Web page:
The 6 tips for a winning snow contract

Essential Elements to a Great Snow Services Contract

As the winter approaches and customers begin requesting quotes for snow plowing, keep in mind that one of the best ways to protect your business and ensure you are paid for your work is to have a great written contract. But it shouldn’t be the same contract you use for landscaping, lawn, or other services. So here are some essential elements that your snow contract should have.

The Who.

Who is the contract between. Usually it is just your business and the property owner, but things may get confusing when homeowner associations, management companies, and other interested parties become involved. Make sure the contract is clear on what the roles of all the parties are.

Scope of Services.

What services are included in the contract? Be specific so there is no confusion. If the contract does not include any ice-prevention work, make sure that is explicit. List all of the services that are included such as plowing, snow blowing, and shoveling. What about snow removal and haul out? If it isn’t included in the contract price, make sure that is clear as well.

Timing.

When will the services take place? Clear start and end dates for the contract should be included. Additionally, what is the trigger for the work? Is it 1 inch of accumulation or 1.5 inches, or even 2 inches? That part is easy enough to decide, but where it gets tricky is defining how that depth is determined. Property owners may find a depth of 1.5 inches on one part of their property and get upset when you don’t provide services. Define how the depth measurement will be determined and who will make the determination as to whether services will be provided. Finally, how long after cessation of snowfall will your company arrive to perform the services? Everyone wants their work done first and right away, but you will need to protect your company by giving yourself a generous window of time to respond after snowfalls.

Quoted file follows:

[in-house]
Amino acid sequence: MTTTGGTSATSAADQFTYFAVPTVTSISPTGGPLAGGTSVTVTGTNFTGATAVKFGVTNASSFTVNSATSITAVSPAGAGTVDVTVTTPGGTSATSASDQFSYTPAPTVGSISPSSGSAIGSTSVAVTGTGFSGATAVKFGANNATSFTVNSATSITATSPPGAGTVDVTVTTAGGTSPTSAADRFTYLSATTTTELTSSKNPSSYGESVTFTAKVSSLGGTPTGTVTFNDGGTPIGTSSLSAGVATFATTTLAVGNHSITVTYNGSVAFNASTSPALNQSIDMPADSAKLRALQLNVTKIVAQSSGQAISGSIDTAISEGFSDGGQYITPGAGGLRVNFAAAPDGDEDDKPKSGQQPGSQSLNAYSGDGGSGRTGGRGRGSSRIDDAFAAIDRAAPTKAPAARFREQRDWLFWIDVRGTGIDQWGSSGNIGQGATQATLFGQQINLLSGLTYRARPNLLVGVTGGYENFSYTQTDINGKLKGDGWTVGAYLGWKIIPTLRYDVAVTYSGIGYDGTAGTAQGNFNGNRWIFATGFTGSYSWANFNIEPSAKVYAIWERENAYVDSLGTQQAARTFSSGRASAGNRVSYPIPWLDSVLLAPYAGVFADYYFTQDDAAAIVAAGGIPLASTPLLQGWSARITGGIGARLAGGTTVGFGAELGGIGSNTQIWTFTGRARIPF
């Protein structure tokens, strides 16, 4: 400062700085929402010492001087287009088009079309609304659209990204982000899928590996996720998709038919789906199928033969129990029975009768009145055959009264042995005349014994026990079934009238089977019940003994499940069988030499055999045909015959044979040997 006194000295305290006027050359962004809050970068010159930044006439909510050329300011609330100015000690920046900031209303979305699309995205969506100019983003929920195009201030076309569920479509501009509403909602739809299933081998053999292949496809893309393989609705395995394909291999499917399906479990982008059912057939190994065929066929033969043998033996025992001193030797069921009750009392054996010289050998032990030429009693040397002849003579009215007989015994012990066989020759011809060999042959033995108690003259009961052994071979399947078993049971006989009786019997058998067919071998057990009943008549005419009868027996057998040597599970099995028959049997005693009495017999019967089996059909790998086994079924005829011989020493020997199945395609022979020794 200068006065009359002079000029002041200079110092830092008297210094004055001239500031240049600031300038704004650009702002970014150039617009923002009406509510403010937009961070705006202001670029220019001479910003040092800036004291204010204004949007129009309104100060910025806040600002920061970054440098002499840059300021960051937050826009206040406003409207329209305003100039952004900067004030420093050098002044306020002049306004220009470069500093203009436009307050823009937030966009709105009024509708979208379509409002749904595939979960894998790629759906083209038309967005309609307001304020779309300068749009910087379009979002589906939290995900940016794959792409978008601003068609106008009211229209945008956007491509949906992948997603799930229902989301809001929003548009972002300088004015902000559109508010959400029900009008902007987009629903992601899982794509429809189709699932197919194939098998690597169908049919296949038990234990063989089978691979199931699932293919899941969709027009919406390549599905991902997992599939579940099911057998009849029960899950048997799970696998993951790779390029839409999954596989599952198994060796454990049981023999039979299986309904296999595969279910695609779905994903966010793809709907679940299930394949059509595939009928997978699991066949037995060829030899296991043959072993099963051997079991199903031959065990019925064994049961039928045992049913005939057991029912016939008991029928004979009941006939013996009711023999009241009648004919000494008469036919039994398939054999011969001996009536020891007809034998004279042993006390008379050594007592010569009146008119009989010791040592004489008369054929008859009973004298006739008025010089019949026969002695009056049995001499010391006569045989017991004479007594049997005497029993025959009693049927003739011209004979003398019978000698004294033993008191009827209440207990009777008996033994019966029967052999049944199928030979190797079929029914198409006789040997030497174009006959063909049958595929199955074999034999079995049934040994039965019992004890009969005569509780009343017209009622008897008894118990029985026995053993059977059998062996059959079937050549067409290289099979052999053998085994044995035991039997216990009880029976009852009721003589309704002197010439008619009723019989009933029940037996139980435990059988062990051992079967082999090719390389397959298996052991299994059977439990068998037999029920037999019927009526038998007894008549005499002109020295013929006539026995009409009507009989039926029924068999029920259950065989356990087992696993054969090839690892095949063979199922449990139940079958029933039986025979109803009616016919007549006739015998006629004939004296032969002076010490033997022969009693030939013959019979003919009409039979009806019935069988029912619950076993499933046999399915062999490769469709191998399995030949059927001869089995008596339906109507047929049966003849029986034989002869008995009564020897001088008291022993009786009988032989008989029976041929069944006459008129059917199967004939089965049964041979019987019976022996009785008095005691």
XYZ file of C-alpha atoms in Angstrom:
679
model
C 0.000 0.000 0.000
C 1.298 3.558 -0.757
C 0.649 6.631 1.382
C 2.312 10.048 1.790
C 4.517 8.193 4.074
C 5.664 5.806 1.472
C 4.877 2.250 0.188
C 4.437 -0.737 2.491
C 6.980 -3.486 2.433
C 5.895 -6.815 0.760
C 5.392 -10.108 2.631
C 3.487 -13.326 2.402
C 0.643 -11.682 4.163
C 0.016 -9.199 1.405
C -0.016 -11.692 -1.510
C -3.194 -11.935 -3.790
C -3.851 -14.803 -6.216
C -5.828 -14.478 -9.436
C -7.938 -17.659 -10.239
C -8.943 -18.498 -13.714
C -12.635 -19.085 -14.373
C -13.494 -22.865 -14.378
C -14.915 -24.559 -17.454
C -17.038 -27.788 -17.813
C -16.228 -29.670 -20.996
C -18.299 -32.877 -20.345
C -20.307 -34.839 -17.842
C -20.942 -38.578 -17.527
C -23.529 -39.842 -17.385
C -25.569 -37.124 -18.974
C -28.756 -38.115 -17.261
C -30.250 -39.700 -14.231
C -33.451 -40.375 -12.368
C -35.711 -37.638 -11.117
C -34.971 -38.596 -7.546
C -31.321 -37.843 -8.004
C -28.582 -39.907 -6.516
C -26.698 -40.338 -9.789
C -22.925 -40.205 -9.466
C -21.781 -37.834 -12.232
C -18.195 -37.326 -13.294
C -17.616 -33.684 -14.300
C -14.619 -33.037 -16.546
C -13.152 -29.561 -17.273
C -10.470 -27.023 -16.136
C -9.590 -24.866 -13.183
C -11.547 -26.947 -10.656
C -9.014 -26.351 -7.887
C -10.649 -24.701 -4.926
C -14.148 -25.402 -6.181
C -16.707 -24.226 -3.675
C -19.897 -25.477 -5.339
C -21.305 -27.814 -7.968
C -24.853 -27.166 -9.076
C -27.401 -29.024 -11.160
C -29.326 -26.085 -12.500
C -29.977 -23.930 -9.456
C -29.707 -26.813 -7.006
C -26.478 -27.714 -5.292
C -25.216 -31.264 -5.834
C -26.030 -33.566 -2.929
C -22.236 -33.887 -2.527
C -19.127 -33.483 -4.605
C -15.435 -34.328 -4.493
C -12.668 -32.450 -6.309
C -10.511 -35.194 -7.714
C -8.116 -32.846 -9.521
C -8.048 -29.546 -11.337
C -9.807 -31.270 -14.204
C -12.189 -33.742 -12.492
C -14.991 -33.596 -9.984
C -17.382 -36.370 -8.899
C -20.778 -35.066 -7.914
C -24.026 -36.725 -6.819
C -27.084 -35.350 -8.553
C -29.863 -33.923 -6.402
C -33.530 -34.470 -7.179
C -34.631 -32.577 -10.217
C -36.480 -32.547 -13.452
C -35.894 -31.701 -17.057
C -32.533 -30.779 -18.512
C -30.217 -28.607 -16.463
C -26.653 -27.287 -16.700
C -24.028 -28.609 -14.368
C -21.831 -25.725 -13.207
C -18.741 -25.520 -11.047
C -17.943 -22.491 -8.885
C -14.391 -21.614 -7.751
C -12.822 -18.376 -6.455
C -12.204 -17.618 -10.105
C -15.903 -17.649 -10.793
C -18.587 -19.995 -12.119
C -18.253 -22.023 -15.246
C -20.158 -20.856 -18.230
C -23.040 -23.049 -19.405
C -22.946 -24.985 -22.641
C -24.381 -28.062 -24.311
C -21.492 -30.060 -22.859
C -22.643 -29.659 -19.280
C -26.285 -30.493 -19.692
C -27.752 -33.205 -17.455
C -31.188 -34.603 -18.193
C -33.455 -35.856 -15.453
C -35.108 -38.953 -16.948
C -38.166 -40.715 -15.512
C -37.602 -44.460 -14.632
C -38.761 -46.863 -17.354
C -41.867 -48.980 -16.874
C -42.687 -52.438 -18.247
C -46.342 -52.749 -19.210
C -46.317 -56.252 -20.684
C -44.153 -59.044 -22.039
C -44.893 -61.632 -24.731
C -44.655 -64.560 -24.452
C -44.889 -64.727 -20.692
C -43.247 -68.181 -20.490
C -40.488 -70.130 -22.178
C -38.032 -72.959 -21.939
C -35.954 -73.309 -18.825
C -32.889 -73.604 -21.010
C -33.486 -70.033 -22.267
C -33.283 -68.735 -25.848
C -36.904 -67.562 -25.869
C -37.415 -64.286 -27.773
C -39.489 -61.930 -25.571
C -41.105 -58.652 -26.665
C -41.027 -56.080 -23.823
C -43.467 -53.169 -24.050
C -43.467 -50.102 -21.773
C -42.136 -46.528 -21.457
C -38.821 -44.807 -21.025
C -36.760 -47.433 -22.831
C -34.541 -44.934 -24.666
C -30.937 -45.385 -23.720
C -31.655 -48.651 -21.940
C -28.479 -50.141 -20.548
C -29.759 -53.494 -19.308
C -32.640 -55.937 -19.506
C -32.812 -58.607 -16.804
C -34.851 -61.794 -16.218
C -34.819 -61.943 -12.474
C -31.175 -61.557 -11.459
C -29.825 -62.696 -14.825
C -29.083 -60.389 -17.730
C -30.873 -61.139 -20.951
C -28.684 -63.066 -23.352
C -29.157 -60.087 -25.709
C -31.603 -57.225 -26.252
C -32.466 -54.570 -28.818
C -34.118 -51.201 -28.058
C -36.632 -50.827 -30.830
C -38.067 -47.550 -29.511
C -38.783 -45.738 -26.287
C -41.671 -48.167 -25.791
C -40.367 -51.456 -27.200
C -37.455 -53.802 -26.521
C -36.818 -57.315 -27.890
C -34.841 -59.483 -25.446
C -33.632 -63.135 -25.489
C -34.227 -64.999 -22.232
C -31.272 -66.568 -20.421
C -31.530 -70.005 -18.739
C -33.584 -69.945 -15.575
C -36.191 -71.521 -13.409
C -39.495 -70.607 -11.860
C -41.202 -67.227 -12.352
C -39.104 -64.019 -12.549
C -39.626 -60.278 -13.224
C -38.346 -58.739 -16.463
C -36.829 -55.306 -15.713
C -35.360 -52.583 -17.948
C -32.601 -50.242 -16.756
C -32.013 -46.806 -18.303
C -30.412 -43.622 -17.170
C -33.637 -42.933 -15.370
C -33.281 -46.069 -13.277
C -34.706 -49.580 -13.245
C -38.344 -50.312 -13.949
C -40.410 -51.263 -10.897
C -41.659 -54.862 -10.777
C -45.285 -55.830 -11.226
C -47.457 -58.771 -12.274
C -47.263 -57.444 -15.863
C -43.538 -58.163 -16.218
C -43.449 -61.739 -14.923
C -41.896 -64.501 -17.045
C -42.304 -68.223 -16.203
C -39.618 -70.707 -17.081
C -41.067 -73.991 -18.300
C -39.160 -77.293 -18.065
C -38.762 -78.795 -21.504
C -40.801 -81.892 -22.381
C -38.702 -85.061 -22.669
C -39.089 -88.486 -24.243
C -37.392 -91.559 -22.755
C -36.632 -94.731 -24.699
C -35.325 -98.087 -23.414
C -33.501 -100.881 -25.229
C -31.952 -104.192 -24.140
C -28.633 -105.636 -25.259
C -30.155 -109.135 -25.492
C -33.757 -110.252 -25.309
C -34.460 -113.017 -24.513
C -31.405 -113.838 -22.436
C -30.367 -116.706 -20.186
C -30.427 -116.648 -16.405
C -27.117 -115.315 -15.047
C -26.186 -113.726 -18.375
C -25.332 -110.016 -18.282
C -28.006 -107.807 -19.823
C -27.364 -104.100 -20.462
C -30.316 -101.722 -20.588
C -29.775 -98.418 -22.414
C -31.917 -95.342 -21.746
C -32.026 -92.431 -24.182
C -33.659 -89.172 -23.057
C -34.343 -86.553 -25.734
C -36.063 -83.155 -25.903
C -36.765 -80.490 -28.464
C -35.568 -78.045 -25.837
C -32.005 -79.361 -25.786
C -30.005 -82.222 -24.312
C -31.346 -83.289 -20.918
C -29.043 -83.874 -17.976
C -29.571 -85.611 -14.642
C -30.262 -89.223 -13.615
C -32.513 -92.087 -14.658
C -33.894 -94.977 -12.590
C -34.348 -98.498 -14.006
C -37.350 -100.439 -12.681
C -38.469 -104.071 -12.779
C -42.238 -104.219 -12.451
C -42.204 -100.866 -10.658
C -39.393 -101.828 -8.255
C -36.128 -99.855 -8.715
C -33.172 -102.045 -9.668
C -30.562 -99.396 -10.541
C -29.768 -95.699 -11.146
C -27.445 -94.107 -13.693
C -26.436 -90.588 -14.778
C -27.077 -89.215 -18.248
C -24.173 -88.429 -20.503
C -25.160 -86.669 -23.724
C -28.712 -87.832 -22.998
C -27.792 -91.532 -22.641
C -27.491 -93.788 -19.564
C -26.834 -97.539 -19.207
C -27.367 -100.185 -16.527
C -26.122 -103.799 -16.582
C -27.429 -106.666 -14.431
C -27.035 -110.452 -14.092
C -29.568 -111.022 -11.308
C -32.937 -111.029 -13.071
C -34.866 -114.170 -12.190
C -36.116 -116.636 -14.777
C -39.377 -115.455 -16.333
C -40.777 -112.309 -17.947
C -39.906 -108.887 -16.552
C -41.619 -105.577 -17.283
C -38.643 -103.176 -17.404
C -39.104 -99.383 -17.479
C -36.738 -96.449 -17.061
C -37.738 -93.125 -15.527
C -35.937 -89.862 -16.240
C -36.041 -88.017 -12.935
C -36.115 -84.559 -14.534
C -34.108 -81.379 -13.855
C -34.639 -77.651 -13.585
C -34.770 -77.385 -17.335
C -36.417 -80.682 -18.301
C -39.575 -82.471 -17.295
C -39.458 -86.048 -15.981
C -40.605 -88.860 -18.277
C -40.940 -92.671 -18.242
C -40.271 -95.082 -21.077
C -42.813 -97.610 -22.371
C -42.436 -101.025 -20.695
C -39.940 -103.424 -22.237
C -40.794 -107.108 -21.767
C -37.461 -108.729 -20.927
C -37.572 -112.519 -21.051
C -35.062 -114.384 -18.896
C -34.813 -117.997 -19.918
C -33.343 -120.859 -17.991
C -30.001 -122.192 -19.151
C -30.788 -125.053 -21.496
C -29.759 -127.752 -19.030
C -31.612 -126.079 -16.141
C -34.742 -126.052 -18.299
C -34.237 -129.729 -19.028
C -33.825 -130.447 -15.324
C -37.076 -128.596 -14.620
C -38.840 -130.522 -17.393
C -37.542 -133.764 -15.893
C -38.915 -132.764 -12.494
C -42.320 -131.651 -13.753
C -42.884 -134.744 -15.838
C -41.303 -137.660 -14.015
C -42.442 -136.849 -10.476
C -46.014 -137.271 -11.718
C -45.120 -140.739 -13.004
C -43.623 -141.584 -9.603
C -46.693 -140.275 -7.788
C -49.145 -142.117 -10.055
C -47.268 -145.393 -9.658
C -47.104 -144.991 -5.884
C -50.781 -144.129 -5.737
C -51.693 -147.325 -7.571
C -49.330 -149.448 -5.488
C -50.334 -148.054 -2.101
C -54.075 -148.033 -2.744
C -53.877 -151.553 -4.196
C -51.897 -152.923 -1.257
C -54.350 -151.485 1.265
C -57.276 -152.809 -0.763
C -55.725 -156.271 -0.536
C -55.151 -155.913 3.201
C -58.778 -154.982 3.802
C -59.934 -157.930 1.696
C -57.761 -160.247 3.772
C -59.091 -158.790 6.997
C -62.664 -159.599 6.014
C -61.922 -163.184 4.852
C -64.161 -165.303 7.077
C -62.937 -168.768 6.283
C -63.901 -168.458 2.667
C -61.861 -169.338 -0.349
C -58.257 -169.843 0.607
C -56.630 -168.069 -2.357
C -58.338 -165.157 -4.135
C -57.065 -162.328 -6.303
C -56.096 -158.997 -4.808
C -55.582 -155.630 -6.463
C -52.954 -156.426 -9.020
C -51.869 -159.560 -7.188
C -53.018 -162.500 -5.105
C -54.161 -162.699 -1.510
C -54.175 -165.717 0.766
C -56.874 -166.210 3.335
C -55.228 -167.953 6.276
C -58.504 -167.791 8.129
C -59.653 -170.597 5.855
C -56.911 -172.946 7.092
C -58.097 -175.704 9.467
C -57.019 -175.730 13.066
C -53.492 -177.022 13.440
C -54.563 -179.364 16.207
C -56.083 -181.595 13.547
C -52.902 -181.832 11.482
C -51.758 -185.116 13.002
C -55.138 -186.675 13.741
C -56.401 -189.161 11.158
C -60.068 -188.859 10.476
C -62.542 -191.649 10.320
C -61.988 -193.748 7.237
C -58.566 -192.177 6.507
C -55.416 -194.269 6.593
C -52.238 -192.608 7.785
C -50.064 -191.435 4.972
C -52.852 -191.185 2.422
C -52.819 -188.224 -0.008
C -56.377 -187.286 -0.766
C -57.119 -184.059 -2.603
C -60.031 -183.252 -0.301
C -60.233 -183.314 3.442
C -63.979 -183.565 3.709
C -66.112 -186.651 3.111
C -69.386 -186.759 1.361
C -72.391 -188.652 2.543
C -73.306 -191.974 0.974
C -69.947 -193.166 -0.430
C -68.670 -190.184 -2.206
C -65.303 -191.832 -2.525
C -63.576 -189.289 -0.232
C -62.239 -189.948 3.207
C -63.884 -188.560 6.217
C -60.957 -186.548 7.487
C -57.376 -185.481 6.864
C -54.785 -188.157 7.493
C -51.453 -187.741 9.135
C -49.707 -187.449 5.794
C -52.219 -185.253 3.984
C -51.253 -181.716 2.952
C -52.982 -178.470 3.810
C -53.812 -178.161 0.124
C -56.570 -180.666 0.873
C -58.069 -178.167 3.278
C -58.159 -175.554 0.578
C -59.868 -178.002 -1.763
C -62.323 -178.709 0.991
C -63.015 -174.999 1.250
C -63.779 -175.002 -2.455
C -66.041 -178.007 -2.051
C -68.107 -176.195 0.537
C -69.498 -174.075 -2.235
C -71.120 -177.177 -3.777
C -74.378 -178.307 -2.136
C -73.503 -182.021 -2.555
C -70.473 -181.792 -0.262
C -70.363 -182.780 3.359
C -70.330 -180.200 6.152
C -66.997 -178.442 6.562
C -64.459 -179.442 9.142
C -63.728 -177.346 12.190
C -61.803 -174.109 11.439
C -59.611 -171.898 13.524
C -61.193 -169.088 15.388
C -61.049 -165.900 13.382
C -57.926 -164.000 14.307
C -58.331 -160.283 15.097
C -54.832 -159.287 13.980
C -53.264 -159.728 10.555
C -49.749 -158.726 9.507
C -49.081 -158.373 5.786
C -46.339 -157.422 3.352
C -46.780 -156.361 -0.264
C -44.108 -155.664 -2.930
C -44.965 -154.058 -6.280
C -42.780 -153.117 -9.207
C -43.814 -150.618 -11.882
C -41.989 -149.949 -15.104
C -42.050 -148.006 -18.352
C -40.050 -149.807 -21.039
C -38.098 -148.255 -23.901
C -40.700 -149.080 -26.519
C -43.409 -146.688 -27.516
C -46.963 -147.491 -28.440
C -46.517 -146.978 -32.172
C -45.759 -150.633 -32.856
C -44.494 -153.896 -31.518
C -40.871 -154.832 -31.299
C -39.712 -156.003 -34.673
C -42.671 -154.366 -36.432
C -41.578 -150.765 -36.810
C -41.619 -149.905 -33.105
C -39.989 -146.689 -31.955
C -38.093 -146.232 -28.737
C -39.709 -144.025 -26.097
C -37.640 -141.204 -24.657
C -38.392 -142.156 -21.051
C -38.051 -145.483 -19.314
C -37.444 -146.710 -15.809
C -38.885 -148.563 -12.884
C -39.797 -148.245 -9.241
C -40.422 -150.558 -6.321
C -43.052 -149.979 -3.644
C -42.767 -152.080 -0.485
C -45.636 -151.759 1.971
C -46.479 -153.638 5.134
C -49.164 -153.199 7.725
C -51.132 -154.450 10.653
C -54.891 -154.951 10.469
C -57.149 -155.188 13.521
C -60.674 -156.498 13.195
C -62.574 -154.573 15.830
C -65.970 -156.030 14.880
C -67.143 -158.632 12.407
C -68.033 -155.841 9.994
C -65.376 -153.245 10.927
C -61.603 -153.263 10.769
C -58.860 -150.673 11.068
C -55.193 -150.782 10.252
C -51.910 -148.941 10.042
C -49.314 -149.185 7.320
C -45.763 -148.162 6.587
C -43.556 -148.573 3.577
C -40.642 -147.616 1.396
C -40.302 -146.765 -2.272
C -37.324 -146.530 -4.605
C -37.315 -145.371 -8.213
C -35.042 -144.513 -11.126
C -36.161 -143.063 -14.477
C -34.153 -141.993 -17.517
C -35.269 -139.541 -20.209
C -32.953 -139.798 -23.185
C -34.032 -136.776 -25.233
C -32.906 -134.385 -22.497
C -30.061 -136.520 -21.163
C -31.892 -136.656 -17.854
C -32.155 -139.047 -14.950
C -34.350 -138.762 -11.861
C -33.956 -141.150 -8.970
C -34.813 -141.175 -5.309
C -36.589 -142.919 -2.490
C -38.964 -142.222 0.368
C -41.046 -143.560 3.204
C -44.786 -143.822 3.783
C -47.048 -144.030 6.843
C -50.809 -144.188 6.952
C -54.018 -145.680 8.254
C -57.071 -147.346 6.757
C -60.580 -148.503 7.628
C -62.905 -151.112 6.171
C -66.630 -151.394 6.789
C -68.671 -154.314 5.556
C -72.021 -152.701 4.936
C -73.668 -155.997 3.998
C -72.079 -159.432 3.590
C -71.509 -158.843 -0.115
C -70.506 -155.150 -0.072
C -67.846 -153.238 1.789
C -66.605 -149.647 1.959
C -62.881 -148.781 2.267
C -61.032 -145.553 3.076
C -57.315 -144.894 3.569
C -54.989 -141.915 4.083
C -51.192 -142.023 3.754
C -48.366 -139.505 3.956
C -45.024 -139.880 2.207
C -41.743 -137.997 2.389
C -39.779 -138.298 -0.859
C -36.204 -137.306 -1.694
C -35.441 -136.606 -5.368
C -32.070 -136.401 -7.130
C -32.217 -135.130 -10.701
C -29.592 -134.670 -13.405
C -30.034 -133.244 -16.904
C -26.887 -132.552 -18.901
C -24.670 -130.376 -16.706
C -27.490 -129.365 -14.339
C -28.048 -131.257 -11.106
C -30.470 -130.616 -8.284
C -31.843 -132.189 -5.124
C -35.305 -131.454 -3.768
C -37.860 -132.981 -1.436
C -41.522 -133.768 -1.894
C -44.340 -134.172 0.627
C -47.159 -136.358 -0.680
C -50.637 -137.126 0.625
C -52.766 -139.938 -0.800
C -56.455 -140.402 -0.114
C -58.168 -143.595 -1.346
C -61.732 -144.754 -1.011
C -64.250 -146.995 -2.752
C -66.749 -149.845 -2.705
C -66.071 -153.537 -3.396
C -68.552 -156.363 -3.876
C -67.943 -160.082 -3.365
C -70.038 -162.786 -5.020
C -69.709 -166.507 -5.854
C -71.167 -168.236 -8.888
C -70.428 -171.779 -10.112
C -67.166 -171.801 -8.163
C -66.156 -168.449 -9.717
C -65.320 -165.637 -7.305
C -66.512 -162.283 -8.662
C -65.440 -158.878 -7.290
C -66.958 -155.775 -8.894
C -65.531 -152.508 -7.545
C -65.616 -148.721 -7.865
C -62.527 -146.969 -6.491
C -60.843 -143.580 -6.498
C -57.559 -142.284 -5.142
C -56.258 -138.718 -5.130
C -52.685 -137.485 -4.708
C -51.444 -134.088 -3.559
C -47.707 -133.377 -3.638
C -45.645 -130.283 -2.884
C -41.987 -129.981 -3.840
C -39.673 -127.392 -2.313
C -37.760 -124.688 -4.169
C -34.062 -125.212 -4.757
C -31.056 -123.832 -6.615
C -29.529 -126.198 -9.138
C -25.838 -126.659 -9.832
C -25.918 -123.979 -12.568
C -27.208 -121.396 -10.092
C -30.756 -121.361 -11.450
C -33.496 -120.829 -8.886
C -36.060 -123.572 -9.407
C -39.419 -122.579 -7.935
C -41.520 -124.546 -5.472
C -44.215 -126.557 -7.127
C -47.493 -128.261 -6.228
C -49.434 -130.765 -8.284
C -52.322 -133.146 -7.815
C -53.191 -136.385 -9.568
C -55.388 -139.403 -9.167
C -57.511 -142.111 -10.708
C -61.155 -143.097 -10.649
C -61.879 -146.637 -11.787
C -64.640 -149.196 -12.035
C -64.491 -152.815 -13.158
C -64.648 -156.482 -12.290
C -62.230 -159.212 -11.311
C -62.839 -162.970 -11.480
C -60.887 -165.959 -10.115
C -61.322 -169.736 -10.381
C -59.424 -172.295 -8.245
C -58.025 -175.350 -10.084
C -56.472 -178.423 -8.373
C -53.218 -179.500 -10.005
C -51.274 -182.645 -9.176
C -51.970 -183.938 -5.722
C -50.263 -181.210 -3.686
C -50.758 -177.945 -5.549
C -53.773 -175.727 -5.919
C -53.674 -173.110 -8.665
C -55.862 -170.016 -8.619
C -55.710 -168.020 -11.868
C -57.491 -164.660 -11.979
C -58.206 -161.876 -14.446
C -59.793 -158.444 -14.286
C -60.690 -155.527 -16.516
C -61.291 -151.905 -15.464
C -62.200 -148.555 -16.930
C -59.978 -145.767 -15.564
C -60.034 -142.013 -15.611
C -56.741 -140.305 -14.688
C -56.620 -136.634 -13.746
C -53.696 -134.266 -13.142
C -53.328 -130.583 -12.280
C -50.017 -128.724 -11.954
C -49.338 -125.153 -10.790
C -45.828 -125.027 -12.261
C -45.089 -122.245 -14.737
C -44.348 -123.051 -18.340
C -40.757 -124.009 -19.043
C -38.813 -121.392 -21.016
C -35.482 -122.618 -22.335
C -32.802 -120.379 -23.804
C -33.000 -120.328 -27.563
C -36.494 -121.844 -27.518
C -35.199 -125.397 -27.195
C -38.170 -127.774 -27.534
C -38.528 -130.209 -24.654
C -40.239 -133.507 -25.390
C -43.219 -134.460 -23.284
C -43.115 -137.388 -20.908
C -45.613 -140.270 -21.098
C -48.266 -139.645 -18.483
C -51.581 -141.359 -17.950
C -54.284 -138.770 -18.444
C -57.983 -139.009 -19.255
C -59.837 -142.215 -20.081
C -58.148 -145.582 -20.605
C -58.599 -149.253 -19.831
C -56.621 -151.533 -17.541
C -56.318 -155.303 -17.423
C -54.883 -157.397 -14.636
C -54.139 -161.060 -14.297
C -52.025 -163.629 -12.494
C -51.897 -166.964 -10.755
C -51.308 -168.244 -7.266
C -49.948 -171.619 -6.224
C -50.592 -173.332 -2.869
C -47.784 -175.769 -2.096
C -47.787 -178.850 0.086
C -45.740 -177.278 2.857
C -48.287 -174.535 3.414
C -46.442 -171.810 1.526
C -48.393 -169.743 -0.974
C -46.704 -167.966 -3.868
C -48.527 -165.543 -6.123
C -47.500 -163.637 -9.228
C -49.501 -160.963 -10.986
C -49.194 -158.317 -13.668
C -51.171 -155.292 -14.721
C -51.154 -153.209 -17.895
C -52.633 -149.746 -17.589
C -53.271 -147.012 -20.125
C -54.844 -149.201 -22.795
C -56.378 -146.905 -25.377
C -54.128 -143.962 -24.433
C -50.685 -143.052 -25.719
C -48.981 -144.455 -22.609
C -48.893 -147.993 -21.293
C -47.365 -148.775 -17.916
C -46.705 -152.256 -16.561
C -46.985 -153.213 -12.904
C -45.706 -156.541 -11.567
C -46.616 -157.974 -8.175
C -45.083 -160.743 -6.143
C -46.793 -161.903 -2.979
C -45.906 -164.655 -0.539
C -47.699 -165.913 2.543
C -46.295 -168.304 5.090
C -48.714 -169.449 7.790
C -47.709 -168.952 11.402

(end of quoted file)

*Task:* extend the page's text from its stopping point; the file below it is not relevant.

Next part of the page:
The Money.

A great contract will clearly explain the costs involved. Is it a per month contract, a per push contract, or are you charging hourly rates? Regardless of how you are charging, the amounts should be clear to all parties involved. Also, address when the payments are due, including how much of a down payment is required. What forms of payment does your company accept, and are there any additional fees associated with different forms of payment? If the customer is behind in paying for the work, you should give your company the right to stop performing service under the contract until the account is paid in full.

The Extras.

What are the costs for extra services not included as a part of regular services? Clearly outline what the charges may be for services such as slush plowing, salting, snow removal, so there are not unpleasant surprises for the customer. The contract should also address who has the authority to order additional work. This is especially important with commercial accounts and association management companies.

Subcontractors.

Give your company the ability to subcontract work according to your needs. Even if you don’t plan to use subcontractors, this is a good topic to cover so that you can call in some extra help during a big snow event.

While there are certainly many other important elements of a snow contract, these are some of the most important things to address. Make sure your contracts have these elements and that they are clearly written to avoid confusion between the parties.

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